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Behaviour and Risk Factors

As part of wider work on health inequalities facing gay, bi-sexuak and other men who have sex with men, Public Health England's initial findings on the health and wellbeing of gay, bisexual and other men who have sex with men. This resource can be accessed by clicking here:

The report gives details of how Public Health England is providing leadership for the development, implementation and evaluation of public health practice for pharmacy, taking national and local priorities into account. This report can be viewed by clicking here:


This document describes the strategic approach to information and knowledge that the public health system needs to take in order to improve and protect public health and reduce inequalities. The knowledge strategy was developed following an extended and open consultation process and incorporates responses from local government, national organisations and key partners. This can be downloaded here:

This piece of research describes a model of the impact that a duty on sugar sweetened bevarages would have for Local Authorities in the North West of England. The full report can be viewed here:

The National Conversation on Health Inequalities is a programme by Public Health England to start a conversation with the public about health inequalities and solutions to reduce these inequalities. Below are a collection of resources to support this work.


A toolkit to support local conversations aimed at understanding and reducing health inequalities:


You can find out more about guiding a conversation about health inequalities using this presentation: 7 principles of public dialogue around health inequalities:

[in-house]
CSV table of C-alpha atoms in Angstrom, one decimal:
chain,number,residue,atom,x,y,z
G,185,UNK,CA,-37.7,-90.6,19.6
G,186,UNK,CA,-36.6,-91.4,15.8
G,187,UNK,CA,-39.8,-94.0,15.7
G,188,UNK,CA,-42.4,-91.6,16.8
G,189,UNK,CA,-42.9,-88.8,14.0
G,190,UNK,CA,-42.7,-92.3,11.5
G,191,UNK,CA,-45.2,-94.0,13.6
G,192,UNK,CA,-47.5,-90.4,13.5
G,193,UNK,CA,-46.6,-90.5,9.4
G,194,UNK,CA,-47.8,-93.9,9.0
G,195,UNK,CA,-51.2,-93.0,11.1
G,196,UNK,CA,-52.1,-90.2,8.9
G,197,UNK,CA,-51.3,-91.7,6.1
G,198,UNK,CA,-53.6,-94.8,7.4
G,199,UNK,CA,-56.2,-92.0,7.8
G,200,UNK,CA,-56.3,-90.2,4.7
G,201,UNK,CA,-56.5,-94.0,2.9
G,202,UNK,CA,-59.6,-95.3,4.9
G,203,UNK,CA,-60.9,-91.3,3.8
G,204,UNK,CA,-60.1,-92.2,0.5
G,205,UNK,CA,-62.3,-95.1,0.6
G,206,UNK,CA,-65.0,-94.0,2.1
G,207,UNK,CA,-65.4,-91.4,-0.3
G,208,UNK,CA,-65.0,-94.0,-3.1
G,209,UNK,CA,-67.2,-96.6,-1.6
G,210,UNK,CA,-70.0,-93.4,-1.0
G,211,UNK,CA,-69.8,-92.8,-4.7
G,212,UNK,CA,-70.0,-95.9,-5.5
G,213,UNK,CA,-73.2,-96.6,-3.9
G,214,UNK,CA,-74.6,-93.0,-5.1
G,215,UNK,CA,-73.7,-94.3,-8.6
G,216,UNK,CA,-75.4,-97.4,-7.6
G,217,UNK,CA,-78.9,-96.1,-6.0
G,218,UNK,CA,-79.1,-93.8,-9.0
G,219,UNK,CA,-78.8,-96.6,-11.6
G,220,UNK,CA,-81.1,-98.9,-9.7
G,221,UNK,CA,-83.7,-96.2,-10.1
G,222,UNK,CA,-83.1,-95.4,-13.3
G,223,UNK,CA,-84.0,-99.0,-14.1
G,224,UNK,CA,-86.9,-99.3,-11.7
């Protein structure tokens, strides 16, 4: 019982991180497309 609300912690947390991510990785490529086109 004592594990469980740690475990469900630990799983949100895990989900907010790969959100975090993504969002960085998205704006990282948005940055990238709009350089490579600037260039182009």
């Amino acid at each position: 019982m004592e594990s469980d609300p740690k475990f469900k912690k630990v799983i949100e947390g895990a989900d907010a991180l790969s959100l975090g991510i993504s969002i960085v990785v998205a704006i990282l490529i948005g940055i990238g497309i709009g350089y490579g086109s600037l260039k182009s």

Research Summary

This summary of research findings looks at the background to the programme and explains why an open discussion is the best way to encourage local action:

This briefing summarises NICE's recommendations for local authorities and their partner organisations on how to reduce the harm caused by alcohol. It supports local government in its public health role, including its leadership of health and wellbeing boards. The briefing also supports local authorities in their duty to commission alcohol misuse prevention and treatment interventions. The guidance can be accessed and downloaded by clicking here:

This briefing summarises NICE's recommendations for local authorities and partner organisations on promoting HIV testing. It is particularly relevant to health and wellbeing boards, commissioners of HIV testing services and other organisations involved with delivering sexual health services. This guidance can be viewed and downloaded here:

This guideline (available here) makes recommendations on the provision of effective multi-component lifestyle weight management services for adults who are overweight or obese (aged 18 and over). It covers weight management programmes, courses, clubs or groups that aim to change someone’s behaviour to reduce their energy intake and encourage them to be physically active.

The aim is to help meet a range of public health goals. These include helping reduce the risk of the main diseases associated with obesity, for example: coronary heart disease, stroke, hypertension, osteoarthritis, type 2 diabetes and various cancers (endometrial, breast, kidney and colon).

The focus is on lifestyle weight management programmes that:

  • accept self-referrals or referrals from health or social care practitioners
  • are provided by the public, private or voluntary sector
  • are based in the community, workplaces, primary care or online.

A map that shows the population estimates of hospital emergency admissions due to alcohol related harm by age standardised rate (all ages) in Bolton by ward.

NICE has developed public health briefings for a range of different topics. These briefings are meant for local authorities and their partner organisations in the health and voluntary sectors, in particular those involved with health and wellbeing boards.

This briefing summarises NICE's recommendations for local authorities and partner organisations on tackling drug use. This includes preventing drug use, minimising the harm caused by drugs and helping people to stop taking them. It is particularly relevant to health and wellbeing boards, police and crime commissioners and community safety partnerships.

The resource can be accessed and downloaded here:

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